Preparing for Parenthood: OSU psychology professor studying mental health in pregnancy
Tuesday, September 19, 2023
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Even for those who have planned for pregnancy and curated a list of items they need, lined up daycare and drafted their birth plan, there is still something many overlook — mental health.
It’s not an issue many families plan for, but it can have a greatly detrimental effect on the mother and infant.
As many as 20% of people experience postpartum depression and anxiety around giving birth, said Dr. Lucia Ciciolla, associate professor of psychology at Oklahoma State University, making mental illness one of the most common complications associated with pregnancy and childbirth.
Ciciolla’s research focuses on the perinatal period, which includes pregnancy through the first year postpartum. This is a period of major biological, developmental and psychological change that is foundational for healthy child development and family functioning.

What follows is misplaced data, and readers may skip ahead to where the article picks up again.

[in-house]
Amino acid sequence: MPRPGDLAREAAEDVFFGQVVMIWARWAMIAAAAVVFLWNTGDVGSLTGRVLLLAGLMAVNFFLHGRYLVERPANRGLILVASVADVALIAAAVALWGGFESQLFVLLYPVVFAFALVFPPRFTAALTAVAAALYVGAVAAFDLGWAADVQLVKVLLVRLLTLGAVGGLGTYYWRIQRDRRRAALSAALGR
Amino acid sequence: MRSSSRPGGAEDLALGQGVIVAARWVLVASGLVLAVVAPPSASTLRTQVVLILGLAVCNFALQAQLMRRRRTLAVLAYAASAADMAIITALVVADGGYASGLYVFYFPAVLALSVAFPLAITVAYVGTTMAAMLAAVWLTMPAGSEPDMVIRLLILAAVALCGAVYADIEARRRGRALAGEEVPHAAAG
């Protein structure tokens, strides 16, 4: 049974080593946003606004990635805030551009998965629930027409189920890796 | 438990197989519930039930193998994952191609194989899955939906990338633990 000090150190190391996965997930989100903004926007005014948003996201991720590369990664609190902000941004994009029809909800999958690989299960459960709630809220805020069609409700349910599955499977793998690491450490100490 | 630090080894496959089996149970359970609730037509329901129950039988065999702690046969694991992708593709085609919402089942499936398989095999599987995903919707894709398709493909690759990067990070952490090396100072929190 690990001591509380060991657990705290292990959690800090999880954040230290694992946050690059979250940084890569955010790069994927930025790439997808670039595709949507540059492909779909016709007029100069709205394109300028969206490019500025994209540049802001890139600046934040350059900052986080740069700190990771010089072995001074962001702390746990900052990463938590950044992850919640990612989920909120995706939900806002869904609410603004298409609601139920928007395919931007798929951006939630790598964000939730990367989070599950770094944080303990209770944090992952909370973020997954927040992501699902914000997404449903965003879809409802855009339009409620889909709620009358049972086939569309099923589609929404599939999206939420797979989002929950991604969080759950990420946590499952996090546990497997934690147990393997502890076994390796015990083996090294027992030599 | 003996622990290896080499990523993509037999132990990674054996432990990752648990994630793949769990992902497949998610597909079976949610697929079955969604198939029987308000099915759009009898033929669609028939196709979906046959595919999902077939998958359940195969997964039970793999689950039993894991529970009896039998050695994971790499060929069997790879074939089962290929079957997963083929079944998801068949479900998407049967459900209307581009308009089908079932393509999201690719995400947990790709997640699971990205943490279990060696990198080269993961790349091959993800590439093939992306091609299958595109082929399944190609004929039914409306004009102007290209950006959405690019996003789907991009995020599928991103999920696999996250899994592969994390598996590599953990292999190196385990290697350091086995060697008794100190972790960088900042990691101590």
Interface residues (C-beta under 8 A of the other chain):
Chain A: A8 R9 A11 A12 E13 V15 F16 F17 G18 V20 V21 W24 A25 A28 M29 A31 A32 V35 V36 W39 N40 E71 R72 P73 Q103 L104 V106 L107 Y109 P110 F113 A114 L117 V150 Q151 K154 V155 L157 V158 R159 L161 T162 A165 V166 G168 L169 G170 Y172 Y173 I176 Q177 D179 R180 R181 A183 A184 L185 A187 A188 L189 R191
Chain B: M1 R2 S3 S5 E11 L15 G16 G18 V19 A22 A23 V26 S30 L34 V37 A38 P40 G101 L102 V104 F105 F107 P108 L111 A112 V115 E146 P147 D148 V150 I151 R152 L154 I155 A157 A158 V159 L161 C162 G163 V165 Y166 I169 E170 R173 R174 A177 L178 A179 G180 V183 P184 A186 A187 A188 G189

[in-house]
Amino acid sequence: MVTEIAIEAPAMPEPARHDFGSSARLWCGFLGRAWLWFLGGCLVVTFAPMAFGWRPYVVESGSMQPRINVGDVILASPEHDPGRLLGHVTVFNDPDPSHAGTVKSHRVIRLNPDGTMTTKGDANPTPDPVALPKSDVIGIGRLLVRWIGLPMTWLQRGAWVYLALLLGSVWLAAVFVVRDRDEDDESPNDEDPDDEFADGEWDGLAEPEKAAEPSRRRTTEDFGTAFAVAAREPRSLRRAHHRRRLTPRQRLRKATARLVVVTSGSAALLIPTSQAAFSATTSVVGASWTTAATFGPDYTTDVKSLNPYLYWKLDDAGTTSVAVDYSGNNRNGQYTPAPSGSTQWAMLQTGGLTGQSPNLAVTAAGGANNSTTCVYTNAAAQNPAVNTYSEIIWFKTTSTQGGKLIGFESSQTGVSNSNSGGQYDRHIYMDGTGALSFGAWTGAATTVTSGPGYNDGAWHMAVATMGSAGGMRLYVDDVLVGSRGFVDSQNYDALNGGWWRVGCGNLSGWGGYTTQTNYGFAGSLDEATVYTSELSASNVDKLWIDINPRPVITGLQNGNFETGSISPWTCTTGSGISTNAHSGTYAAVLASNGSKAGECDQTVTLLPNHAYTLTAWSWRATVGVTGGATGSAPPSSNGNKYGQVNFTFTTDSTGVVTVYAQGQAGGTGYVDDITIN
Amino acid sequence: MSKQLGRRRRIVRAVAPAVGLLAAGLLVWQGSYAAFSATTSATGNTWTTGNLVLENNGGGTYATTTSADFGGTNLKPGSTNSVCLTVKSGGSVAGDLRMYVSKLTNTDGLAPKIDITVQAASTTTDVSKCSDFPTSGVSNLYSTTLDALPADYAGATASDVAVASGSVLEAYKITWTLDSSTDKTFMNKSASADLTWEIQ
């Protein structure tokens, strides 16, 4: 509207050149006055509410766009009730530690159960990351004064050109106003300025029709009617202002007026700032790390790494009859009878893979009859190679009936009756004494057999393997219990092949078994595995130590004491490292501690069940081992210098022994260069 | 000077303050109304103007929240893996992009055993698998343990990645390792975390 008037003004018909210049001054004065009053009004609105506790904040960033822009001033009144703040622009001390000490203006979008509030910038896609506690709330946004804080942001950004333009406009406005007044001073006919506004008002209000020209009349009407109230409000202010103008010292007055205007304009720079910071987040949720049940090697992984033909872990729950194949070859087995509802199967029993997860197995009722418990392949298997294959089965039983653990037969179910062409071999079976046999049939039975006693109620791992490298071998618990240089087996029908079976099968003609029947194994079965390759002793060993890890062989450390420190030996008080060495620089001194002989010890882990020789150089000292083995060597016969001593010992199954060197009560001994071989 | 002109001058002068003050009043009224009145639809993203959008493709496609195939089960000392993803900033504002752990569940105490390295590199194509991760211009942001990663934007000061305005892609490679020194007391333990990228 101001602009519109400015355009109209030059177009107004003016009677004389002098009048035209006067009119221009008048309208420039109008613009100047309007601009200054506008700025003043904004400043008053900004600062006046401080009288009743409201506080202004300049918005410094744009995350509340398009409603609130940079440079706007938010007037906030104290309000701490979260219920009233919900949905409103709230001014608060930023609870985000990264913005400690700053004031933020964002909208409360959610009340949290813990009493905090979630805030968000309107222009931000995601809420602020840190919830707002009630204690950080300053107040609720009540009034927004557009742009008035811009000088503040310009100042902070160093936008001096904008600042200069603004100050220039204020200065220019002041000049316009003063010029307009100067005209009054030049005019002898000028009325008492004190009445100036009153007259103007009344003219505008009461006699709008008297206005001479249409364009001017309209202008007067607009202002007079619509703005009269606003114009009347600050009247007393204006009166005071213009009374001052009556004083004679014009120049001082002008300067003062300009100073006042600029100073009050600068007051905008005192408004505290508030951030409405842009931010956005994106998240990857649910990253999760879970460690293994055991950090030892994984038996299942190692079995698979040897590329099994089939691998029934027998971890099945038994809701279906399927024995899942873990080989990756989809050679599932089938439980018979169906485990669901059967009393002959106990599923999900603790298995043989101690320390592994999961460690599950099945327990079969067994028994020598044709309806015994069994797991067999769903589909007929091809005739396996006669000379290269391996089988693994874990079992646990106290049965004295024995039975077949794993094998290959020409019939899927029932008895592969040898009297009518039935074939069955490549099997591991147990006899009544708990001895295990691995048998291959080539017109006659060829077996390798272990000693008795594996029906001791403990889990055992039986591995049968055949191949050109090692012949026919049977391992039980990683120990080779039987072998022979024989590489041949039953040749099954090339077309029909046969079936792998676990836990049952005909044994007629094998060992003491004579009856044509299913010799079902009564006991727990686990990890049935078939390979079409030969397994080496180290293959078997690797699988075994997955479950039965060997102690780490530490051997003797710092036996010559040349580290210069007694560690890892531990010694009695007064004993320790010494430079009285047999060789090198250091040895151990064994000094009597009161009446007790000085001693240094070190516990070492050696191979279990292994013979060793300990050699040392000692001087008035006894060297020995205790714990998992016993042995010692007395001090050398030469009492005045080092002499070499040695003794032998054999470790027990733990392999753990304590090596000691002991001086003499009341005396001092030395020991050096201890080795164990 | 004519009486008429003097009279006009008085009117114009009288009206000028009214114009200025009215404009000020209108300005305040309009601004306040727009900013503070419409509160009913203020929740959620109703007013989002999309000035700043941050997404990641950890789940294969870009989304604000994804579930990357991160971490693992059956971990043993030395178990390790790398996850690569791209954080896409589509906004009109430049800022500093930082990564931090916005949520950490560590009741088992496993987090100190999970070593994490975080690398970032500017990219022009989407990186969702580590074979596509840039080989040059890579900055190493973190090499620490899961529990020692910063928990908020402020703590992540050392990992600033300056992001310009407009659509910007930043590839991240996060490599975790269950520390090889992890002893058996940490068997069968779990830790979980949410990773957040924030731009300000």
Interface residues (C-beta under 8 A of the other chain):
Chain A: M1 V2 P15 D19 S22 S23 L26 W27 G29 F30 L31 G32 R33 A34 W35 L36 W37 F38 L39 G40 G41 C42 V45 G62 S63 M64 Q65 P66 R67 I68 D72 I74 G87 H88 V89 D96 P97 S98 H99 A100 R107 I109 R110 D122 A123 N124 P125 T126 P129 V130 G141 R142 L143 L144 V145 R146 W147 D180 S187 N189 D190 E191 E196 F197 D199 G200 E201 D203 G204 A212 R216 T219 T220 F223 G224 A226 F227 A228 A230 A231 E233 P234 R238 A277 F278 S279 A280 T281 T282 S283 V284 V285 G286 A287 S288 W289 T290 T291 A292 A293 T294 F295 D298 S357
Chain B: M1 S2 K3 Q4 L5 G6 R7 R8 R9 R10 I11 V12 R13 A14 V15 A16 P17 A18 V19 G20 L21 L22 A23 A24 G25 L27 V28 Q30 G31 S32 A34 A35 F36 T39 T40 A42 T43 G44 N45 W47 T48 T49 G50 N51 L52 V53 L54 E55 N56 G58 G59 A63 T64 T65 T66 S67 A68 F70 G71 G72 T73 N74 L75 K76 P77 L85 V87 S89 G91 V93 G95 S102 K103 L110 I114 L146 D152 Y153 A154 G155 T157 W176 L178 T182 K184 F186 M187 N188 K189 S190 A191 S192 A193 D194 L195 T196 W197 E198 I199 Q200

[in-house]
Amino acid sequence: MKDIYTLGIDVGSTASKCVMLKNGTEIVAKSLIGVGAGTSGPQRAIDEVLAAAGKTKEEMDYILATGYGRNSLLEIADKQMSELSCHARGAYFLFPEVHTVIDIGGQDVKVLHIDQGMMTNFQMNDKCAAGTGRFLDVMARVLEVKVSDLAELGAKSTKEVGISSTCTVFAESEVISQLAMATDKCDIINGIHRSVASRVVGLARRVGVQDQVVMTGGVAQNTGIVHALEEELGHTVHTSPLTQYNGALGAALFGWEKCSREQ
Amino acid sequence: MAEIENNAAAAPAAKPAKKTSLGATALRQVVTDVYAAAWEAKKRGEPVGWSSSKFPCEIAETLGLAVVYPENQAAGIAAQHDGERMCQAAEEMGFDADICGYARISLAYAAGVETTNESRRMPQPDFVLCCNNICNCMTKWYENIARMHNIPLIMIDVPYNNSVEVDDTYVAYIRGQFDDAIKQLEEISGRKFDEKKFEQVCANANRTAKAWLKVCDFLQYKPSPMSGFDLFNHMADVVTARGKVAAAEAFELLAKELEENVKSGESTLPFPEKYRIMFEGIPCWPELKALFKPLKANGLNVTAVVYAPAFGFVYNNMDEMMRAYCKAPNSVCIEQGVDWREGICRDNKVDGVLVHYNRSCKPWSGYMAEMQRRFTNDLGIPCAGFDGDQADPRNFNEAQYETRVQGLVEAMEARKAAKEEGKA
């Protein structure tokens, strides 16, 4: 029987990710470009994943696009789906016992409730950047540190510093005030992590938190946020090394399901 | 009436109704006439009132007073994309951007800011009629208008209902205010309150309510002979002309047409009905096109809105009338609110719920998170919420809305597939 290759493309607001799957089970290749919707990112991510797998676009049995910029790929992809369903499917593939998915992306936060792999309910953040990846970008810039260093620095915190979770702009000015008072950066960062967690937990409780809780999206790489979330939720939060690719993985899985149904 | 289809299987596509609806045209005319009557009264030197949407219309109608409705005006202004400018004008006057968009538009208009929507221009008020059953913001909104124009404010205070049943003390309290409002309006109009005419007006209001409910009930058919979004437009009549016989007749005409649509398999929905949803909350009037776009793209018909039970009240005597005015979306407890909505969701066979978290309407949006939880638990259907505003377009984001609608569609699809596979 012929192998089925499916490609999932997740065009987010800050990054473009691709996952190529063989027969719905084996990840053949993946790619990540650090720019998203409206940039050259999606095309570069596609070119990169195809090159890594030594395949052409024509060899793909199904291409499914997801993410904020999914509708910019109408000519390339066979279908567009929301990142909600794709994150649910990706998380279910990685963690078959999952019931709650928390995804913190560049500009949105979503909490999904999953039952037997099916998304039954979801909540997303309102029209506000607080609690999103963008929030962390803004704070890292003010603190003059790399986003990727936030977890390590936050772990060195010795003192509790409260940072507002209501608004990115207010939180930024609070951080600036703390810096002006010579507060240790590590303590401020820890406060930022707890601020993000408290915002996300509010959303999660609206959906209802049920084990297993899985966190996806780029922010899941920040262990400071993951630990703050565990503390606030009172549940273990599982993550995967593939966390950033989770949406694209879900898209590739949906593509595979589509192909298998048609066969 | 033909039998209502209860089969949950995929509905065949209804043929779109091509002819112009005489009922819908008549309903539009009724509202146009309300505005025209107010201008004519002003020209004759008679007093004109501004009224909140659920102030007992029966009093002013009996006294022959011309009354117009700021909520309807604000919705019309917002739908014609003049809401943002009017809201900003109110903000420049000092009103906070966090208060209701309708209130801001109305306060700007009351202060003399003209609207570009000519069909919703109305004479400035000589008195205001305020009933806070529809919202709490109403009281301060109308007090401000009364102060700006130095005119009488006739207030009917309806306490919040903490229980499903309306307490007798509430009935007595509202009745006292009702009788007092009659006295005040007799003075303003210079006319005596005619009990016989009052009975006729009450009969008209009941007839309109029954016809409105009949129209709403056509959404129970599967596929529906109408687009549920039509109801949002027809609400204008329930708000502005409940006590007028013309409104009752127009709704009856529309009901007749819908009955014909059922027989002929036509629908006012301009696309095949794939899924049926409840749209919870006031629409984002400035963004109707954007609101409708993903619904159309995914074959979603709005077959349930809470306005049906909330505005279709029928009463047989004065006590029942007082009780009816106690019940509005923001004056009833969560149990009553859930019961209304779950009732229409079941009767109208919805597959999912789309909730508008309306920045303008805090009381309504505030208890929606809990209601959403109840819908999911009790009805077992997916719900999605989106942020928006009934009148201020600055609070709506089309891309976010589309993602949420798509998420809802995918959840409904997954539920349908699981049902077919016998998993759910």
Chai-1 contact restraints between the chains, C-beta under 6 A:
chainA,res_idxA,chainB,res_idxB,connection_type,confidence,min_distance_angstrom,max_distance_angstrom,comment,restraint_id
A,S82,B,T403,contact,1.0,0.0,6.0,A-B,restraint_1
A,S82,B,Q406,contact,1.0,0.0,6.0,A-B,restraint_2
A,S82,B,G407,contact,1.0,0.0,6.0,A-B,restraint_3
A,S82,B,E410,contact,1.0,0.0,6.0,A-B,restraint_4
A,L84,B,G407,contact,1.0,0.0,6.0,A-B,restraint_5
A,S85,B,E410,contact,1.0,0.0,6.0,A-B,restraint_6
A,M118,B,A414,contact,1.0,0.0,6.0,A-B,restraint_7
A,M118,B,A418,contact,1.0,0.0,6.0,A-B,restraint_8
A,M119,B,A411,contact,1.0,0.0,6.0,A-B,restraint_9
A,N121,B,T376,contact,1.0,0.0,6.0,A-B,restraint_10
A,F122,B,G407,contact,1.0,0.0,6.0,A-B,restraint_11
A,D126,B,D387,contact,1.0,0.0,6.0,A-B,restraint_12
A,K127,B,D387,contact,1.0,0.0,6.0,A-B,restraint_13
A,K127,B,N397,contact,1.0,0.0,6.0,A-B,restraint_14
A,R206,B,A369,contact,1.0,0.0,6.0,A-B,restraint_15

In the context of maternal mental health and the mother-infant relationship, Ciciolla is able investigate the intergenerational transmission of adversity and resilience during this critical period.
In other words, Ciciolla wants to “understand how one generation impacts the next, and how a parent’s own experiences and mental health might shape their child, through both their biology as well as through their parenting.”
Ciciolla is currently leading the Epigenetics of Mother-Baby Reactivity and Childhood Experiences study.
As part of the Center for Integrative Research on Childhood Adversity, funded by the National Institute for General Medical Sciences at the National Institutes of Health, Ciciolla leads the EMBRACE study, which focuses on the perinatal, intergenerational epigenetic pathways from maternal risk and protective factors to infant stress reactivity.